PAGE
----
Classrooms have been changing over the past 20 years as new technologies become available, but they may come with consequences that affect students and faculty alike.
The University of Wisconsin is following the lead of top-tier schools like Berkeley, MIT and Stanford in offering massive open online courses (MOOCs) that any person with a computer and an Internet connection can access for free.
“Right now, we are treating the pilots like an experiment,” said Dr. John Hawks, a professor in social sciences who will be teaching a MOOC in January. “After the first round of courses is done, we will meet and decide whether they have met desired outcomes.”
Some of these desired outcomes include the number of students who follow through the class to completion, how the University is able to support it, and how professors feel about teaching them.
The University has offered distance-learning courses for the past few years that allow enrolled students to take classes online for credit. These students must pay for their education, and get department permission to earn their degree in this way.
What is the difference between a distance learning course and a MOOC? According to Theresa Pesavento, an instructional technology consultant with the School of Letters and Sciences, some of the main differences are scope, audience and the relationship between professor and student.
“The scope of the audience is much larger with MOOCs,” Pesavento said. “In traditional lecture settings, the professor has more leverage because the student is beholden to the professor for a good grade.”
Pesavento also believes that the standard of education may be at risk. “A student cannot earn degree credits by taking a MOOC, and it doesn’t fill any prerequisites toward getting a college degree,” she said. “If someone can get a Stanford education for free online, who decides what the value of a degree is?”
One way to solve this problem would be to assign its value through different kinds of accreditation. “It would be almost like creating another level of college education, but free,” Hawks said. “If you complete a certain set of courses, you might get a certificate or some kind of unpaid accreditation.”
Dr. Christopher Olsen, Interim Vice Provost of Teaching and Learning, hopes that the future of instruction at UW will make use of different teaching techniques depending on where they work best. “In the future, I think that a blend of different components will go into what defines an undergraduate degree,” Olsen said. “Everyone learns differently, but a blended learning environment offers options that would allow a student to customize his or her learning experience based on what works best for them.”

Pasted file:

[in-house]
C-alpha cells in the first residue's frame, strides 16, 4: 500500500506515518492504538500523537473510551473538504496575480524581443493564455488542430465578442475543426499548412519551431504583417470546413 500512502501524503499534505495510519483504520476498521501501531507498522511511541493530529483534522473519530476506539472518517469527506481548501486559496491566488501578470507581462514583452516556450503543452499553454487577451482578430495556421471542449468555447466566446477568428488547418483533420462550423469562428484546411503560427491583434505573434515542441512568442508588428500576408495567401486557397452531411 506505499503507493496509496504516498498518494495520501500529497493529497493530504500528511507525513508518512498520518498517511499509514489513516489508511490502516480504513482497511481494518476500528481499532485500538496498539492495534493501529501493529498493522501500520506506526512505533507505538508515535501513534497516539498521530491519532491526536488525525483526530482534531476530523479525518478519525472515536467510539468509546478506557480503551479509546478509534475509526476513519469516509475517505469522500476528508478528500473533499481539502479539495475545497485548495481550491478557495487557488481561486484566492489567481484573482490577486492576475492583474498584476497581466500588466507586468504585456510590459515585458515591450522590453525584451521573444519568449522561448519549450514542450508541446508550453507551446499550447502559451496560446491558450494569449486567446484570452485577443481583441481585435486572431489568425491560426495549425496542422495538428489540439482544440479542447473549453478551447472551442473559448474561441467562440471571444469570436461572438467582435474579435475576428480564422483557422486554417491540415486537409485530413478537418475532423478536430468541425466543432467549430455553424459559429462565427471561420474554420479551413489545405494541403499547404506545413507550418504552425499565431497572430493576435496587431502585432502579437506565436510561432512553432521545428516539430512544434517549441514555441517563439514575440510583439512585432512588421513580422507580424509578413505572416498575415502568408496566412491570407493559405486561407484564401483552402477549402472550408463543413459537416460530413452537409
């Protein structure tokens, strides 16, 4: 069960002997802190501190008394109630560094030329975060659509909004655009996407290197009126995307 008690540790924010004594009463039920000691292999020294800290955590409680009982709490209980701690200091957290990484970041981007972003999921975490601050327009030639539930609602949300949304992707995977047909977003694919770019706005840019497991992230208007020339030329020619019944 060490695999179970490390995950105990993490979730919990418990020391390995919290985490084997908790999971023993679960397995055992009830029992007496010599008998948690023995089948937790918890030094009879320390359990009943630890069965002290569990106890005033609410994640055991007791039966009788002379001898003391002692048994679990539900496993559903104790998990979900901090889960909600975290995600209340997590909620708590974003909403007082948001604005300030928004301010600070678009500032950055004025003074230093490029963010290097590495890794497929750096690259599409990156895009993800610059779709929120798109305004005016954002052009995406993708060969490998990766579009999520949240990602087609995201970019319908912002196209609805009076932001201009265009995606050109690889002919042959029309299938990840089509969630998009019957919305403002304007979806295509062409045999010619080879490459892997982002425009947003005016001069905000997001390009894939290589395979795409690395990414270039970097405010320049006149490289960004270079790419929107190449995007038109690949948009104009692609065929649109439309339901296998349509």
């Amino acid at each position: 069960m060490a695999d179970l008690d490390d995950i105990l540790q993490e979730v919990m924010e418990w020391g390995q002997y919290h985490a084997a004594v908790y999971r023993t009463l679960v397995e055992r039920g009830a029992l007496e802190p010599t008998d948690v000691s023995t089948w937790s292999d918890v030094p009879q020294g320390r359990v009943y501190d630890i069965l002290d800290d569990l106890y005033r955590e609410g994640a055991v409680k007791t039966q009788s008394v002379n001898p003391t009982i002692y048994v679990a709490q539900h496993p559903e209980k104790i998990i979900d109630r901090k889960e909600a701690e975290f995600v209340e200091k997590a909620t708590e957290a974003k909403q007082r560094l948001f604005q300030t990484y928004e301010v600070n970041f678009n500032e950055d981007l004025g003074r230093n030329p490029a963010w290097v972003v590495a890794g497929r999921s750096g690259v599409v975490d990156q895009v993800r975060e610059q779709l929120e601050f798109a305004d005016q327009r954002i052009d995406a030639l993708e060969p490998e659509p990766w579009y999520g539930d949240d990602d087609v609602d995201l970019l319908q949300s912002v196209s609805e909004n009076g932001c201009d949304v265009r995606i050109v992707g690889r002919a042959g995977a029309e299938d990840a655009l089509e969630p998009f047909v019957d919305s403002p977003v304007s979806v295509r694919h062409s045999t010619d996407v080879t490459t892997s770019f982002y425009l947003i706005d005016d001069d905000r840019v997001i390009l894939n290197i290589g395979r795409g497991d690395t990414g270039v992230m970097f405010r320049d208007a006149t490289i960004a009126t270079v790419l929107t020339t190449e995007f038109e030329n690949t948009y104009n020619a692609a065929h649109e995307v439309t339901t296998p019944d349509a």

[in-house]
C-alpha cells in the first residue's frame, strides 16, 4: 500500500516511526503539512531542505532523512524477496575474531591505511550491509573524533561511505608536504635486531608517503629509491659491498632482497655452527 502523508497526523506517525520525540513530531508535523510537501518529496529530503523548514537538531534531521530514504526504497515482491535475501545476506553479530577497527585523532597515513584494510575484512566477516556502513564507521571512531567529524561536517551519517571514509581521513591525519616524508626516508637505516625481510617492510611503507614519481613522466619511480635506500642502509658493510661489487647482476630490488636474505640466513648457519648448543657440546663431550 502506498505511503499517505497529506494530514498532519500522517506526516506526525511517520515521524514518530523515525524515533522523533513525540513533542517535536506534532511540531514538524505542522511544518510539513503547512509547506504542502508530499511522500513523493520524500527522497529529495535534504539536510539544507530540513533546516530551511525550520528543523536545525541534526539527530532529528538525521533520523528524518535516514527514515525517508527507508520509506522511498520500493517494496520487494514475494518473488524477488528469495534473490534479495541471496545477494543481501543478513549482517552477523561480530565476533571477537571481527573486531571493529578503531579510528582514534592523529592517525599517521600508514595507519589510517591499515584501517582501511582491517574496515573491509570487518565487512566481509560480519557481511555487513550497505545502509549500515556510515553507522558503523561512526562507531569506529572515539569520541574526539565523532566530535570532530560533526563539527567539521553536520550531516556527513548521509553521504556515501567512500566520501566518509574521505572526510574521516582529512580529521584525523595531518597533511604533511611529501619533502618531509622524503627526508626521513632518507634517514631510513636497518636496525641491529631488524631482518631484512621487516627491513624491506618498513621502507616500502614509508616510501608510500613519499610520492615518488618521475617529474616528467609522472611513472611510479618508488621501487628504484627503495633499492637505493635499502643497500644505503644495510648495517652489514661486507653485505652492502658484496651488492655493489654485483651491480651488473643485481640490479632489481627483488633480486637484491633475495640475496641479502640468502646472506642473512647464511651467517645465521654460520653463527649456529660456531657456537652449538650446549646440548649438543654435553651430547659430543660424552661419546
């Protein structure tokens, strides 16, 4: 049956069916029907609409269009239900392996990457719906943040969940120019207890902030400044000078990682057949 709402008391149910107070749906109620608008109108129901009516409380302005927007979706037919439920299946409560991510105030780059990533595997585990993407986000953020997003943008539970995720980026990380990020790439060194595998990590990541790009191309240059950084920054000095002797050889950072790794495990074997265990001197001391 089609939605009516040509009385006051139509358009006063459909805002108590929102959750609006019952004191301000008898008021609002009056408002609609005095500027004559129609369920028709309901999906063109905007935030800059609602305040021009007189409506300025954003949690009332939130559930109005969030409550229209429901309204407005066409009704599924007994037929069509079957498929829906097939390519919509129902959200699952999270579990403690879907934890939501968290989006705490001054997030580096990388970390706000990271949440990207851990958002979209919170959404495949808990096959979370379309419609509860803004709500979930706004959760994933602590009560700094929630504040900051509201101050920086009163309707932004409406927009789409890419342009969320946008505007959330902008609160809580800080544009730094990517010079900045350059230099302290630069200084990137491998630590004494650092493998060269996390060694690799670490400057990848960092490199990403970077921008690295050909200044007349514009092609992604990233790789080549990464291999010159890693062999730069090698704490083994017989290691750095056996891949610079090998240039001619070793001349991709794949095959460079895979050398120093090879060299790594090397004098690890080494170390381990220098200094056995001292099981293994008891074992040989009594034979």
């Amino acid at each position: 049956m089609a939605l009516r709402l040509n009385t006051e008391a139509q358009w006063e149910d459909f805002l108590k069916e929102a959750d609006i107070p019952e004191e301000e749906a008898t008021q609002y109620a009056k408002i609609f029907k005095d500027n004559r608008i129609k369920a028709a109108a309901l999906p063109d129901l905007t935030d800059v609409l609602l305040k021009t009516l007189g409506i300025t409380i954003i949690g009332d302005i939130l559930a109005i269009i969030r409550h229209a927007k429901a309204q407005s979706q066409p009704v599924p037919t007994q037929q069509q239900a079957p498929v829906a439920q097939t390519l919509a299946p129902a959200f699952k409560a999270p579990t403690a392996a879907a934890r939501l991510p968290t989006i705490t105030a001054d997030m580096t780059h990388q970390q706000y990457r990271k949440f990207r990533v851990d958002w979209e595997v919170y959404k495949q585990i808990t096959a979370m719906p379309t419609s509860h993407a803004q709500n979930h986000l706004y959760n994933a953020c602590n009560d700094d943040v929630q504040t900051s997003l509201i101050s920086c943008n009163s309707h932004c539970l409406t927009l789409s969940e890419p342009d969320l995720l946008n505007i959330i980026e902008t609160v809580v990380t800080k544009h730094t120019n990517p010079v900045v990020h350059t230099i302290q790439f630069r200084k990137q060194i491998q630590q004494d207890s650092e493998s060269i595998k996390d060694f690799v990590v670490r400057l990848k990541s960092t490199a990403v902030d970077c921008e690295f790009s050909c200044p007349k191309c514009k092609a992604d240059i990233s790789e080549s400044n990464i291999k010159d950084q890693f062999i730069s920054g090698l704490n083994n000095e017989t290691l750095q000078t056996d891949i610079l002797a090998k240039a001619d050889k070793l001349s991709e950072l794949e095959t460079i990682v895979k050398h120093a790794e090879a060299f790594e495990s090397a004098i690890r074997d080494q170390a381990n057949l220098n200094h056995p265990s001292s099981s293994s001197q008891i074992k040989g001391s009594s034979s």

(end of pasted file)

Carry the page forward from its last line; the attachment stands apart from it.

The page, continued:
Offering MOOCs comes with other caveats, like a high dropout rate and the potential for students to cheat. When enrollment is make free and open to anyone interested, huge numbers will enroll but relatively few of them will follow through the course to its completion.
“A lot of people are satisfied with just a small amount of content,” Hawks said. “Sometimes life just gets in the way.” Students who study on UW’s campus have a lot to lose if they do not finish their courses, and a lot to gain if they do. People who take MOOCs don’t lose anything, so it is easy for a student to drop it.
Hawks is concerned with the intellectual property rights of professors who teach MOOCs. By making course content available to everyone in the world, anyone can then use a professor’s information and call it his own. “Courses are owned by the departments, but the content is owned by professors,” Hawks said. “If I came up with the ideas, is it mine?”
Hawks believes that students are more likely to cheat where they have incentive, so he does not see the sense in cheating in a MOOC where the only thing a student has to lose is the information itself. “I’ve spent a lot of time trying to foil cheaters,” Hawks said. “With MOOCs, it doesn’t really concern me because I’m not giving them something.”
In spite of the potential problems that may come about as a result of UW offering MOOCs, Hawks is looking forward to teaching them. “It enables me to do things that I’d never be able to do inside a classroom,” he said. “A lot of my work relies on field-oriented research, and with MOOCs I can take them there over the internet.”
Professors are not the only people looking forward to UW offering MOOCs. Students will be able to access a college-level education without cost and regardless of location or schedule.
Sam Hokin, a professor in UW’s physics department, is currently taking a MOOC hosted by MIT. “Honestly I think it’s one of the best things to happen in education,” Hokin said.
Hokin does not think that MOOCs pose a threat to traditional attendance. “The amount of work you can do in online courses toward a degree is maybe 20 percent of what you can do taking classes on campus,” Hokin said. “In order to create learning skills, students need to be in front of an actual person.”
Professor Hawks doesn’t know what the future will bring, but he feels that change is inevitable. “It’s going to look like a different pattern of education,” he said. “We’re going to get better at what we do well.”
Vice Provost Olsen believes that things are changing, but UW has a lot of work to do in order to keep up. “This is an exciting time because we’re in a period of educational evolution,” Olsen said. “We have a lot of work to do in the next few years to come to grips with how students learn in a technologically advanced world.”